1 University of Texas at Austin McCombs School of Business CBA 2316 Austin, TX 78712-1172 (512) 471-7612 Fax: (512) 471-4243 Total graduate enrollment 771 Hispanic graduate enrollment 103 Percent Hispanic graduate enrollment 13% Total MBA degrees earned 362 MBA degrees earned by Hispanics 55 Percent of MBA degrees earned by Hispanics 15% The MBA program supports student organizations such as the Hispanic Graduate Business Association (HGBA) and the Consortium Student Organization and encourages them to flourish. Latin American students constitute 10 to 15 percent of each incoming MBA class, and the HBGA provides these students with an extensive support network to address both academic and professional needs. The HBGA, along with project teams and the cohort system, contribute to one of the missions of the Texas MBA Program: to establish an atmosphere of cooperation, not competition. 2 Stanford University Graduate School of Business 518 Memorial Way Stanford, CA 94305-5015 (650) 723-2766 Fax: (650) 725-7831 Total graduate enrollment 738 Hispanic graduate enrollment 96 Percent Hispanic graduate enrollment 13% Total MBA degrees earned 344 MBA degrees earned by Hispanics 55 Percent of MBA degrees earned by Hispanics 16% At Stanford Business School, diversity is not an “issue,” it is a reality. Each student’s perspective is of value. All are shaped by racial, cultural, professional, or personal experiences that bring a broad range of opinions to class discussions and interesting perspectives to interpersonal relationships. International students make up approximately one-third of the enrollment and a large percentage of students have worked outside the United States. Stanford is located in a culturally rich area with a broad range of activities and resources. The Stanford Business School attracts highly qualified students from a variety of racial, cultural, and professional backgrounds through the Charles P. Bonini Partnership for Diversity Fellowship Program. 3 University of North Carolina at Chapel Hill Kenan-Flagler Business School CB 3490, McColl Building Chapel Hill, NC 27599-3490 (919) 962-7235 Fax: (919) 962-7732 Total graduate enrollment 542 Hispanic graduate enrollment 68 Percent Hispanic graduate enrollment 13% Total MBA degrees earned 237 MBA degrees earned by Hispanics 36 Percent of MBA degrees earned by Hispanics 15% Teamwork is a core value at Kenan-Flagler, and the MBA program, by design, capitalizes on students’ diverse cultures and experiences. “Kenan-Flagler fosters the type of environment where Hispanic students do not feel a need to have their own club,” says MBA student Alejandro Roman, a Puerto Rican American who is president of the Alliance of Minority Business Students. “Our numbers are small, but our culture is very much celebrated and embraced by the faculty, staff, and fellow students. Instead of our own organization, we join the African Americans, Asian Americans, and Native Americans in the [AMBS]. This provides us with a very strong network of resources.” 4 University of California at Berkeley Haas School of Business 440 Student Services, #1902 Berkeley, CA 94720-1902 (510) 642-1405 Fax: (510) 643-6559 Total graduate enrollment 483 Hispanic graduate enrollment 51 Percent Hispanic graduate enrollment 11% Total MBA degrees earned 242 MBA degrees earned by Hispanics 28 Percent of MBA degrees earned by Hispanics 12% The MBA Program at UC Berkeley’s Haas School of Business prepares outstanding men and women from around the world to be leaders in a rapidly changing business environment. It offers a thorough education in the fundamentals of management as well as exposure to critically important current trends. The Haas MBA program emphasizes three interdisciplinary themes throughout its curriculum: entrepreneurship, technology, and international business management. These themes are all central to managing successfully in the evolving, technologically driven global economy. Haas students quickly discover that among the school’s greatest assets are their fellow students, who form a network of friends and professional contacts for future endeavors around the world. 5 University of California at Los Angeles The Anderson School 110 Westwood Plaza, B201 Los Angeles, CA 90095-1481 (310) 825-6944 Fax: (310) 825-8582 Total graduate enrollment 654 Hispanic graduate enrollment 58 Percent Hispanic graduate enrollment 9% Total MBA degrees earned 302 MBA degrees earned by Hispanics 28 Percent of MBA degrees earned by Hispanics 9% “Nowhere is the growing economic, political, and social importance of Latinos more evident than in Los Angeles,” says Dean Bruce Willison. “The Anderson School at UCLA is committed to being a leader in preparing Latino students to transform and lead organizations, whether it’s a community-based nonprofit organization or a large multinational corporation, in the context of these changing demographics.” The school’s efforts in recruiting new students are supported by the Latino Management Students Association and the Latin American Club. Latino students at Anderson play a pivotal role through one-on-one mentoring of high school and college students, organizing MBA information nights, and sponsoring conferences, Mr. Willison says. The Anderson School actively promotes diversity through such initiatives as the Riordan Program, Leadership Education and Development, Los Angeles Education Alliance for Restructuring Now, and MBA Forums. 6 University of Rochester William E. Simon Graduate School of Business Administration 304 Schlegel Hall, Box 270107 Rochester, NY 14627 (716) 275-3533 Fax: (716) 271-3907 Total graduate enrollment 546 Hispanic graduate enrollment 60 Percent Hispanic graduate enrollment 11% Total MBA degrees earned 255 MBA degrees earned by Hispanics 40 Percent of MBA degrees earned by Hispanics 16% The Simon School supports and participates in the Consortium for Graduate Study in Management, which aids in recruiting Hispanics to receive merit-based fellowships for MBA programs. The Simon School was one of the first top MBA schools to recruit in Latin America. It partners with students and support activities through the MSBA (Minority Student Business Association) and LASOS (Latin American Student Organization of Simon), and it has been actively increasing efforts to integrate students into the local Hispanic community through seminars and participation in Hispanic community events. 7 University of Southern California Marshall School of Business Popovich Hall, Room 308 Los Angeles, CA 90089-2633 (213) 740-7846 Fax: (213) 749-8520 Total graduate enrollment 1,395 Hispanic graduate enrollment 78 Percent Hispanic graduate enrollment 6% Total MBA degrees earned 756 MBA degrees earned by Hispanics 38 Percent of MBA degrees earned by Hispanics 5% The Marshall School is an active participant in NSHMBA (National Society of Hispanic MBAs) and a founding member of the Consortium for Graduate Study in Management, a group that facilitates recruitment of Hispanic students for MBA programs. In addition, through groups such as Graduate Latin Business Leaders, the Marshall School provides access to its alumni and mentor network, while sponsoring a wide variety of career-focused events. “During each of the past three years, strength of leadership among Hispanic MBA students has resulted in a Hispanic student being elected and serving as president of AGBS [Marshall graduate student body],” says Vice-Dean Dennis Draper. 8 University of New Mexico The Robert O. Anderson Schools of Management 1924 Las Lomas N.E. Albuquerque, NM 87131-1221 (505) 277-3147 Fax: (505) 277-9356 Total graduate enrollment 468 Hispanic graduate enrollment 75 Percent Hispanic graduate enrollment 16% Total MBA degrees earned 119 MBA degrees earned by Hispanics 19 Percent of MBA degrees earned by Hispanics 16% The Robert O. Anderson Schools of Management offers more than just a degree. It offers management education of enduring value for students who are excited about working in a world of change and diversity. Our programs are student-centered, emphasizing individual and professional growth. Whether students are seeking a bachelor or MBA degree, the Anderson Schools are committed to high standards of performance and quality programs of professional management education. Our faculty members are known for distinguished academic credentials, intellectual research contributions, and managerial expertise. They are enthusiastic and energetic teachers who bring excellence in all these areas into the classroom. 9 University of Michigan Business School 701 Tappan, D2260 Ann Arbor, MI 48109-1234 (734) 763-5796 Fax: (734) 763-7804 Total graduate enrollment 866 Hispanic graduate enrollment 28 Percent Hispanic graduate enrollment 3% Total MBA degrees earned 421 MBA degrees earned by Hispanics 19 Percent of MBA degrees earned by Hispanics 5% “The University of Michigan Business School made diversity an institutional priority in the late 1970s,” says Jeanne Wilt, assistant dean for admissions and career placement. “We know a diverse population adds to the richness of everyone’s learning experience because for quite a while we have grown and flourished in a purposefully inclusive environment. We seek top talent; that’s our driver. We offer our students world-class academics and professional development that stresses leadership and corporate responsibility.” Michigan was the seventh school to join the Consortium for Graduate Study Management and has participated in its recruitment and mentoring efforts ever since. The first-year retention rate for Hispanic students is 100 percent. Many students are involved in the Hispanic and Latin Business Students Association, one of the school’s most active clubs. 10 Georgetown University McDonough School of Business The Car Barn 3520 Prospect St. N.W., #215 Washington, DC 20057 (202) 687-4200 Fax: (202) 687-7809 Total graduate enrollment 502 Hispanic graduate enrollment 55 Percent Hispanic graduate enrollment 11% Total MBA degrees earned 266 MBA degrees earned by Hispanics 34 Percent of MBA degrees earned by Hispanics 13% The McDonough School of Business recognizes the importance of a competitive, diverse MBA program. Hispanics constitute 11 percent of the MBA student body, and scholarship funds are available for underrepresented minorities. “The robust population of Hispanics at Georgetown is evidence that the culture here is supportive,” says Dean Christopher Puto. “It is an expanding circle – the stronger the Hispanic presence, the more attractive we become to Hispanics.”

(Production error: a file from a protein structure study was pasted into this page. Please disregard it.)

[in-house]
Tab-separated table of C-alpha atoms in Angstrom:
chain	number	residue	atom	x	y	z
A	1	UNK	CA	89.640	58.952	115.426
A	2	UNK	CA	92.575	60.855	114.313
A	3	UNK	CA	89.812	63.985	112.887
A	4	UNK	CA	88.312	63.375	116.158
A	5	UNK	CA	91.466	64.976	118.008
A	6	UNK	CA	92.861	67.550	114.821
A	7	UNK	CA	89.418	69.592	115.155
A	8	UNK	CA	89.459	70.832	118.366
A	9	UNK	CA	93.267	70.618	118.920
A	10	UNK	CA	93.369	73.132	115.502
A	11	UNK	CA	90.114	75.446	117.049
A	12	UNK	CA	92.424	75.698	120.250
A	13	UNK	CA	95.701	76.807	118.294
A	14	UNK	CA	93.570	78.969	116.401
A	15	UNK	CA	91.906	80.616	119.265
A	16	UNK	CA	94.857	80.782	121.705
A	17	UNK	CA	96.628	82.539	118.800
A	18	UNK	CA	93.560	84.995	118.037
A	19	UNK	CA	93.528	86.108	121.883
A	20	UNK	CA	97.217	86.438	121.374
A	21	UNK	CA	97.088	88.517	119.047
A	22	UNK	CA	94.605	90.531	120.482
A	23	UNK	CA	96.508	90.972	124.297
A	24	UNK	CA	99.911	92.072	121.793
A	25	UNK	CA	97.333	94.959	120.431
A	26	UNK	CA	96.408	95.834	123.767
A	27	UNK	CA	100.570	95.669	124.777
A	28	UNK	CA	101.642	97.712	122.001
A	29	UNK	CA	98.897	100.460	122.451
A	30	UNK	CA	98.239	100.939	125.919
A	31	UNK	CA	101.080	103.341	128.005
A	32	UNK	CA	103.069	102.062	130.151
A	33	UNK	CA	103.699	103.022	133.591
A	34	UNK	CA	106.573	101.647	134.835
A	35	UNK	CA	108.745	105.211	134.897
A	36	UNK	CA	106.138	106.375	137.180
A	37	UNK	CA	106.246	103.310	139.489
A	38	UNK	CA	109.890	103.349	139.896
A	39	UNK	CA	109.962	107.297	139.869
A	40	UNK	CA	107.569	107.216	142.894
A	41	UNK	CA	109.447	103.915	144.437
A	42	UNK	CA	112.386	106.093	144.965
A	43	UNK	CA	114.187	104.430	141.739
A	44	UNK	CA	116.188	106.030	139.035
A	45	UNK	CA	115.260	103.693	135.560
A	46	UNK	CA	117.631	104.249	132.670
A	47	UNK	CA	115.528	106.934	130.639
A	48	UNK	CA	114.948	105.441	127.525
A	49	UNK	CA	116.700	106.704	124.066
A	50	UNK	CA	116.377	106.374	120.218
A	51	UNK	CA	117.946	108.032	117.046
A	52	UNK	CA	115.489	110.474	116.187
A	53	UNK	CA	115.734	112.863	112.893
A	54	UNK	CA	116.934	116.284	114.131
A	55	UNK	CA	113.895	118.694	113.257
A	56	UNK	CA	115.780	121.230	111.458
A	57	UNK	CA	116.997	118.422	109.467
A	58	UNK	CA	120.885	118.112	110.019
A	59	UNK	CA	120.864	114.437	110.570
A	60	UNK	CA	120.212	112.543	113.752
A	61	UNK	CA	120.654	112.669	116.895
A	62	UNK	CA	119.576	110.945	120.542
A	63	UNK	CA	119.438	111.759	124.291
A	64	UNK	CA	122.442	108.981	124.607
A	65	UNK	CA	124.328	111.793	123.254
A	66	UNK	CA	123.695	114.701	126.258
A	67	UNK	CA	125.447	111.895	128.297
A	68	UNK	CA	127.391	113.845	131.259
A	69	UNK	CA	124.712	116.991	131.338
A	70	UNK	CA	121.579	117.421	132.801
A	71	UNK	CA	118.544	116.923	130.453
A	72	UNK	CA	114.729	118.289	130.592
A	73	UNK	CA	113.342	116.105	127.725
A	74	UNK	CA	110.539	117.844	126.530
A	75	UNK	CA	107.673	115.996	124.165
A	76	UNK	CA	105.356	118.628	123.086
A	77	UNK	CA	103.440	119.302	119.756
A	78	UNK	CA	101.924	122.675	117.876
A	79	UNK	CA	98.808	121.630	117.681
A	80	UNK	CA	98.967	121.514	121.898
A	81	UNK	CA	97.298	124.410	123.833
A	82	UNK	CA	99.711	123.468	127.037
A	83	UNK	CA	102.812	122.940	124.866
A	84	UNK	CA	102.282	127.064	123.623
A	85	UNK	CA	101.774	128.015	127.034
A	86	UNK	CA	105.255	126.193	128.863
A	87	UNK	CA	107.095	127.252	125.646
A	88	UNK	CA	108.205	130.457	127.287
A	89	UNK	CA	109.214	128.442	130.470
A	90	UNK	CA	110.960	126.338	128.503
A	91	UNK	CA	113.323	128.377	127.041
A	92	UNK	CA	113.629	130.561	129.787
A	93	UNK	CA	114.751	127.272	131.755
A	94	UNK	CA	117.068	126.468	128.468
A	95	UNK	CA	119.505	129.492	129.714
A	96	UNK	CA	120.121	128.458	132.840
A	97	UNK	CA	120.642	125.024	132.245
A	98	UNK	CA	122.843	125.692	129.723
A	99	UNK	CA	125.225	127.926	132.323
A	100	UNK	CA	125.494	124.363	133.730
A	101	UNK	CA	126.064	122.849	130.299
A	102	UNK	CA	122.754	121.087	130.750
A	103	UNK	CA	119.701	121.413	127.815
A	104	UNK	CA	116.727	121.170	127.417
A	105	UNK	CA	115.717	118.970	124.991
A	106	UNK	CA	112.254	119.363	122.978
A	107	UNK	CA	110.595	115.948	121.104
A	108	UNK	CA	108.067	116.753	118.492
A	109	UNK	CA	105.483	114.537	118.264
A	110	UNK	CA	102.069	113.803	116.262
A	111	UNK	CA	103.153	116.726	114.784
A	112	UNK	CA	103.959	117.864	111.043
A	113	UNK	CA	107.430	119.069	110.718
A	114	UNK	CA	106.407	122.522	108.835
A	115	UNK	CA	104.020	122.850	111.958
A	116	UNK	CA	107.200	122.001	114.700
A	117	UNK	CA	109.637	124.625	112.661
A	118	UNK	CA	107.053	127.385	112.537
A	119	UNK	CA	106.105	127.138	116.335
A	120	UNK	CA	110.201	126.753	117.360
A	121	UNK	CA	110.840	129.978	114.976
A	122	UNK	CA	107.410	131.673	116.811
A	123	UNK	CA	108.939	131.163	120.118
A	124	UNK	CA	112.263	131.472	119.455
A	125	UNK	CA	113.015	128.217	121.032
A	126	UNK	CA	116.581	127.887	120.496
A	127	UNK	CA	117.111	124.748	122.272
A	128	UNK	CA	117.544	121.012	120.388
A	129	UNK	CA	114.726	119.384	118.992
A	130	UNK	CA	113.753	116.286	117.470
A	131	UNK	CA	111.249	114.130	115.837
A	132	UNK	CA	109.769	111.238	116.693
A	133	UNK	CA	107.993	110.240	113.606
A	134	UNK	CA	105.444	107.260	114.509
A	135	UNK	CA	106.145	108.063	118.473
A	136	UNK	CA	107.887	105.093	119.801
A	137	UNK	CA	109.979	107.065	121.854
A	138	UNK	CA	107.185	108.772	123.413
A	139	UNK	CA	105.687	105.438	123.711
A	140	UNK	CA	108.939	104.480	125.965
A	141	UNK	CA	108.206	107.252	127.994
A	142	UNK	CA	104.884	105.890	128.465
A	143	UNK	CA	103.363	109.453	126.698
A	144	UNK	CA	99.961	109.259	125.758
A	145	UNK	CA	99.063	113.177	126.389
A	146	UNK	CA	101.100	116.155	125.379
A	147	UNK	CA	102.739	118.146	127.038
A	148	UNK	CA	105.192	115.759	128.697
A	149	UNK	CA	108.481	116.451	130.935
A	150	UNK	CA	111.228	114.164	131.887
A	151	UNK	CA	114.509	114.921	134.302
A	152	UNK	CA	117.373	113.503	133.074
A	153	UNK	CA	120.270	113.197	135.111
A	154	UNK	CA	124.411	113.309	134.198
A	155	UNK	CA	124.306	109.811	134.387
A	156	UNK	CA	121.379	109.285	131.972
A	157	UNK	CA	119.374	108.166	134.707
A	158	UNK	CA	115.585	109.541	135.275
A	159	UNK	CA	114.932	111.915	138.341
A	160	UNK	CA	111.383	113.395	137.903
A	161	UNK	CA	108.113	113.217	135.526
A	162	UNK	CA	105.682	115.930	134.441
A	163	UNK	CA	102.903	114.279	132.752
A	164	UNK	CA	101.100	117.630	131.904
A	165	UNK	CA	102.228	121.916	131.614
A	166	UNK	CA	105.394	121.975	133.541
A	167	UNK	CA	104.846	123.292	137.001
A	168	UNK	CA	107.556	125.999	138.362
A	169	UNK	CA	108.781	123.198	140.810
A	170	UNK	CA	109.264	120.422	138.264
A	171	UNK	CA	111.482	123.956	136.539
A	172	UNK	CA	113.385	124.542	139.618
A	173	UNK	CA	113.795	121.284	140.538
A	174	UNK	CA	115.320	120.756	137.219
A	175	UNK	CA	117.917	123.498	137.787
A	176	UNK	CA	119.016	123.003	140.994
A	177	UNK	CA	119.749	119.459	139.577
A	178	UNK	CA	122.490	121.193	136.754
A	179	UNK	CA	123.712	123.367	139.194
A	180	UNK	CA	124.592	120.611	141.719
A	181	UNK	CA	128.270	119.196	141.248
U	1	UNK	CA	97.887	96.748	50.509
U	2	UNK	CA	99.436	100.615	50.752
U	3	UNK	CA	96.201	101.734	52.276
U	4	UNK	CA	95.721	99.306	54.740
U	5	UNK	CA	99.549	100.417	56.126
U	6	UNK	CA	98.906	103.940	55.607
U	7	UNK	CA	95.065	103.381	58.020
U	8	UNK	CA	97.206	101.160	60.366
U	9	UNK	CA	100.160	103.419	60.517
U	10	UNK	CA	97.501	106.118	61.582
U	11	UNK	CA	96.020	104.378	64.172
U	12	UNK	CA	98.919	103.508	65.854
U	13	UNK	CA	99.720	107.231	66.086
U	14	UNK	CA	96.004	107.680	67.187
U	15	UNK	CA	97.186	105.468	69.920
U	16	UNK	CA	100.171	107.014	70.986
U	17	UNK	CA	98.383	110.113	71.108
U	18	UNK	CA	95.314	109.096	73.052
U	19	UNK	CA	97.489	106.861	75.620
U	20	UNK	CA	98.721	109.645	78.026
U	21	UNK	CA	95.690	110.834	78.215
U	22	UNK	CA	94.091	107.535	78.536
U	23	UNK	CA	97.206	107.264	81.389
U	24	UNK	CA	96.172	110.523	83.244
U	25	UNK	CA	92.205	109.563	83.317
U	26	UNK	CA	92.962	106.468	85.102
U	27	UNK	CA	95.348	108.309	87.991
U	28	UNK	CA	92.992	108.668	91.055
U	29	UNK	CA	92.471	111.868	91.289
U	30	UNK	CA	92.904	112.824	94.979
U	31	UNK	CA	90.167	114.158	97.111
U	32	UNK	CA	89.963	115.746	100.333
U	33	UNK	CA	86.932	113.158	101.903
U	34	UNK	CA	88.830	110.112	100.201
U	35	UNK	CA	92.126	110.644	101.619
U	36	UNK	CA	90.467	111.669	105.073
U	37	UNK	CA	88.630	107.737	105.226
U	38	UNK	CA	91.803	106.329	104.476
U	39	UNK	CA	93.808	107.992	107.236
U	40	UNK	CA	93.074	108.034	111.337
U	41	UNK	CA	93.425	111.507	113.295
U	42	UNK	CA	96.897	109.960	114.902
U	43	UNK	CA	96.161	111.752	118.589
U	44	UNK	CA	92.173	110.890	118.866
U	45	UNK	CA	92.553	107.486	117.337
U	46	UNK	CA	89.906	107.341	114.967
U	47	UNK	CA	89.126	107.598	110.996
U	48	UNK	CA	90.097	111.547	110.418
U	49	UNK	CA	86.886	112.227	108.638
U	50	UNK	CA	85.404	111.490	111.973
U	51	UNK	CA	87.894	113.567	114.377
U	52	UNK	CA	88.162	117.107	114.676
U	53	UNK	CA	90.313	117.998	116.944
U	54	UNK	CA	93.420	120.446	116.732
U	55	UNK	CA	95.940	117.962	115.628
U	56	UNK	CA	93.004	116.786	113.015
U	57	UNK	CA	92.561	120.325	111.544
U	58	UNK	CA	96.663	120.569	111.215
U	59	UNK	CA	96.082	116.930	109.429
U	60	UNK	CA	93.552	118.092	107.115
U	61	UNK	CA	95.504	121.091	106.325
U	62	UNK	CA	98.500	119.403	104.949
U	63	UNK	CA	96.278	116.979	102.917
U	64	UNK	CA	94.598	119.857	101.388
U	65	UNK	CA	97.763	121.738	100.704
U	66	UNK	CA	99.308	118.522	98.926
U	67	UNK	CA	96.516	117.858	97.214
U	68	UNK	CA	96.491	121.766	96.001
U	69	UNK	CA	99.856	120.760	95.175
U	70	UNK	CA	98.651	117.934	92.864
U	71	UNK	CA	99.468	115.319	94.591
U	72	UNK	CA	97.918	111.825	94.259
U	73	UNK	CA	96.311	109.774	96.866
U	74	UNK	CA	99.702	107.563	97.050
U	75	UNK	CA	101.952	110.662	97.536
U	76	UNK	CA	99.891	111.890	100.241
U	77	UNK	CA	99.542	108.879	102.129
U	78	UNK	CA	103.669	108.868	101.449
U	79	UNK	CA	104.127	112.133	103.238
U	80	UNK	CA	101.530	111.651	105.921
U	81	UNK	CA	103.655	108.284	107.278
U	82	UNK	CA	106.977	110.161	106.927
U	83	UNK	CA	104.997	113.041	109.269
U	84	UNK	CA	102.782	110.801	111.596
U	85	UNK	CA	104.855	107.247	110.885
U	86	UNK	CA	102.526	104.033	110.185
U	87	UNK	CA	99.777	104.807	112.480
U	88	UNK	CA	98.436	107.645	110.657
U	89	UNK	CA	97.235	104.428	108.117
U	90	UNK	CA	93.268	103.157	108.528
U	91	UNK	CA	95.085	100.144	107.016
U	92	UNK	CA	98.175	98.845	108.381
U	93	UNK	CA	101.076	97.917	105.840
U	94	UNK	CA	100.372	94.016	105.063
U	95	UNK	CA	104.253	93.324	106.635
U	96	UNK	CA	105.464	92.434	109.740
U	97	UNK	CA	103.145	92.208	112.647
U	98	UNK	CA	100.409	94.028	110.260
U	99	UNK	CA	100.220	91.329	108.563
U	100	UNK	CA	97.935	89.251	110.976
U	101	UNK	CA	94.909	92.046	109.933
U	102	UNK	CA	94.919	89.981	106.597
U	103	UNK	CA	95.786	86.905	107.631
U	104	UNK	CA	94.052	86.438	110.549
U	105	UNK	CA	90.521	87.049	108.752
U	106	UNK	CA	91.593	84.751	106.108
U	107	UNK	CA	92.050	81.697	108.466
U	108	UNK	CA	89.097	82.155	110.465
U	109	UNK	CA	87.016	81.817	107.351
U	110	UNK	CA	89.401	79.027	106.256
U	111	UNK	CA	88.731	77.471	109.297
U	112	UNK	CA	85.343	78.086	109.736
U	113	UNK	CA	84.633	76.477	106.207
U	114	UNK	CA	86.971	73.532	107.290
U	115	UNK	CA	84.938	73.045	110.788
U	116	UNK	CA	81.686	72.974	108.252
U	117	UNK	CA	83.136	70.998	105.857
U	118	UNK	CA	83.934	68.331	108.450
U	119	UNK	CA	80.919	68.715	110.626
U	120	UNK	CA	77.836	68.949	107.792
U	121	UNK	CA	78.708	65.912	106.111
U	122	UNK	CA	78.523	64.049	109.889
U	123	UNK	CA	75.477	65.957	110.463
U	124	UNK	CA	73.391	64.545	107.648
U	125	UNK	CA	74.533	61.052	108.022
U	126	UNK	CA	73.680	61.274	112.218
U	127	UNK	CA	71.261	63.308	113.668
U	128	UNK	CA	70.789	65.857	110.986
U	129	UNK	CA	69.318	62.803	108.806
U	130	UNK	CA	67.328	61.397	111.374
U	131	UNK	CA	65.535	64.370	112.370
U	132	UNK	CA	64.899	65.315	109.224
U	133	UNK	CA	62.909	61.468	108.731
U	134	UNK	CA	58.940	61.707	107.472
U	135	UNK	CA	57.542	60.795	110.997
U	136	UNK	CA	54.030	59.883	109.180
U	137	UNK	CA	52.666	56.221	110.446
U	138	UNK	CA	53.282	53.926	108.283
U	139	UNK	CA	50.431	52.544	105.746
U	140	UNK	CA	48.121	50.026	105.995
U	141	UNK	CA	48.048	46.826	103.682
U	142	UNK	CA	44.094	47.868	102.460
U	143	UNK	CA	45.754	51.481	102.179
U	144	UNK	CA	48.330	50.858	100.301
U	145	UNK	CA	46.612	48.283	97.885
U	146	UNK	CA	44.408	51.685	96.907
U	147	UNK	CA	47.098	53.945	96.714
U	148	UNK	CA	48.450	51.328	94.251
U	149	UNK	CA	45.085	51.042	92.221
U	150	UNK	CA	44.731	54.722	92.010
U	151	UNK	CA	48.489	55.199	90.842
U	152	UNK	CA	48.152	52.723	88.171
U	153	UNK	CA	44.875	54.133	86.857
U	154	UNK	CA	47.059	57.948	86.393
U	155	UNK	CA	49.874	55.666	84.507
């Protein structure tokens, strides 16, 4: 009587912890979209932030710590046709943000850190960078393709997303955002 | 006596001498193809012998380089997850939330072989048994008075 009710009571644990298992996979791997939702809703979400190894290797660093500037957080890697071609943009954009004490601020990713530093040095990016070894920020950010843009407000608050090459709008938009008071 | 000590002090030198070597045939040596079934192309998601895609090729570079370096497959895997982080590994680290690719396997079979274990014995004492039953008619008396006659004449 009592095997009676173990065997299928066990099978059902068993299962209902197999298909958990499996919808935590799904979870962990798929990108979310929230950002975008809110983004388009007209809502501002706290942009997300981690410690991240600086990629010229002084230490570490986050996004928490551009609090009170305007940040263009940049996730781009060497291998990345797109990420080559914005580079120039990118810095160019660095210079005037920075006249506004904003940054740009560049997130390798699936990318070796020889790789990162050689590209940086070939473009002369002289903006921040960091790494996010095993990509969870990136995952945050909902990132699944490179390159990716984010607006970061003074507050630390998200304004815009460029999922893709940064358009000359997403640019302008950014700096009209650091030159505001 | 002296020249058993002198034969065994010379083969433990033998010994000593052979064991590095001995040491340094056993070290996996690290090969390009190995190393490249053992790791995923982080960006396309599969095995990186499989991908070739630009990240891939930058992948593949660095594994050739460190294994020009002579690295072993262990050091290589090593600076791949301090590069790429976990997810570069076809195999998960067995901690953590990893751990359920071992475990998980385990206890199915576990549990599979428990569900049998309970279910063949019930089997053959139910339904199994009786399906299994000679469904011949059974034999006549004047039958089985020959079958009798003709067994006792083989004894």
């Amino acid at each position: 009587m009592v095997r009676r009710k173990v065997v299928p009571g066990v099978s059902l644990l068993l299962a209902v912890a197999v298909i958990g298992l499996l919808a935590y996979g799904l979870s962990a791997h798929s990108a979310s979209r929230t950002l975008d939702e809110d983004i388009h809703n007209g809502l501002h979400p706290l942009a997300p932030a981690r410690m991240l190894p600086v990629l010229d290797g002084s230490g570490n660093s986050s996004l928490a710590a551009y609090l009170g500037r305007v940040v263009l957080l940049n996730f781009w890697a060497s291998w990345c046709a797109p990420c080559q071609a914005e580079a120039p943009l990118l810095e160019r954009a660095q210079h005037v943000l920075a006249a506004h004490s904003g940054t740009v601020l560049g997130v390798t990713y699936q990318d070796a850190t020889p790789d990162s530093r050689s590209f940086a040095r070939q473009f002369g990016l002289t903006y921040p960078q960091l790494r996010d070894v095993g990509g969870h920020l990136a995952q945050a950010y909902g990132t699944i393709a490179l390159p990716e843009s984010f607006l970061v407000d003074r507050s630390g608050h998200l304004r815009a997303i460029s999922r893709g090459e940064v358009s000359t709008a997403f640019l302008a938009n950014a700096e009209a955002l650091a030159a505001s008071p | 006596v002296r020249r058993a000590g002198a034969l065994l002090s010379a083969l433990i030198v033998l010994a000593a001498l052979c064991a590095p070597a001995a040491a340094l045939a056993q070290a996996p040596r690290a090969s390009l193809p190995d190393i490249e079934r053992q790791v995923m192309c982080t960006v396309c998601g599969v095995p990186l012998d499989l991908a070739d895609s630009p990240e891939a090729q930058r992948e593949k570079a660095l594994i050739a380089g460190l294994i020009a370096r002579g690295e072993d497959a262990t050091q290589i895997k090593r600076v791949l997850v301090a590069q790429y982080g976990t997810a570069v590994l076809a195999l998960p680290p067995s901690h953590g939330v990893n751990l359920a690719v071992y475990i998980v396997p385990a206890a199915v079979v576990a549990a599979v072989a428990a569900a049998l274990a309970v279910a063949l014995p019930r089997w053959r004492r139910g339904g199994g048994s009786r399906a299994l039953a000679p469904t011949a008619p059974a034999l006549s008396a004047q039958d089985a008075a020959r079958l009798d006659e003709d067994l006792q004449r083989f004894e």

Story Tools Facebook Linkedin Twitter RSS Feed Email Alerts & Newsletters